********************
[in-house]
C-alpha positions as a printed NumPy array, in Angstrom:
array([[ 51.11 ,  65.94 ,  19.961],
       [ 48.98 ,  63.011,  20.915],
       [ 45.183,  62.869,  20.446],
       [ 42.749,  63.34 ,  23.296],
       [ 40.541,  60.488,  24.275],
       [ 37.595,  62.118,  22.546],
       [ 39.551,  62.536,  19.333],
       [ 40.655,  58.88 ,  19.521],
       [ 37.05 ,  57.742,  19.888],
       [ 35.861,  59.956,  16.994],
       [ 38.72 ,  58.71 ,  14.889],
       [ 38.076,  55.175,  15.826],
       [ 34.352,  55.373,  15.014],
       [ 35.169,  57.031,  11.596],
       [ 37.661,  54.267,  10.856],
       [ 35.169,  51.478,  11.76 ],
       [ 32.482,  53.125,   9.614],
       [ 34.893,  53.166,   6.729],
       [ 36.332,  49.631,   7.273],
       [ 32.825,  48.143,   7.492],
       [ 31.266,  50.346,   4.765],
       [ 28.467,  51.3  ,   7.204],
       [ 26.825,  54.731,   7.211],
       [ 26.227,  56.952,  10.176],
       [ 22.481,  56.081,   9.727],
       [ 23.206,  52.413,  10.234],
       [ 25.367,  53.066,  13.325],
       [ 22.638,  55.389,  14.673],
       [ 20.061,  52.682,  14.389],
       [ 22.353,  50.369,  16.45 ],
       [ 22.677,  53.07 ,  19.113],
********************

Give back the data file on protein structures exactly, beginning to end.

[in-house]
C-alpha positions as a printed NumPy array, in Angstrom:
array([[ 51.11 ,  65.94 ,  19.961],
       [ 48.98 ,  63.011,  20.915],
       [ 45.183,  62.869,  20.446],
       [ 42.749,  63.34 ,  23.296],
       [ 40.541,  60.488,  24.275],
       [ 37.595,  62.118,  22.546],
       [ 39.551,  62.536,  19.333],
       [ 40.655,  58.88 ,  19.521],
       [ 37.05 ,  57.742,  19.888],
       [ 35.861,  59.956,  16.994],
       [ 38.72 ,  58.71 ,  14.889],
       [ 38.076,  55.175,  15.826],
       [ 34.352,  55.373,  15.014],
       [ 35.169,  57.031,  11.596],
       [ 37.661,  54.267,  10.856],
       [ 35.169,  51.478,  11.76 ],
       [ 32.482,  53.125,   9.614],
       [ 34.893,  53.166,   6.729],
       [ 36.332,  49.631,   7.273],
       [ 32.825,  48.143,   7.492],
       [ 31.266,  50.346,   4.765],
       [ 28.467,  51.3  ,   7.204],
       [ 26.825,  54.731,   7.211],
       [ 26.227,  56.952,  10.176],
       [ 22.481,  56.081,   9.727],
       [ 23.206,  52.413,  10.234],
       [ 25.367,  53.066,  13.325],
       [ 22.638,  55.389,  14.673],
       [ 20.061,  52.682,  14.389],
       [ 22.353,  50.369,  16.45 ],
       [ 22.677,  53.07 ,  19.113],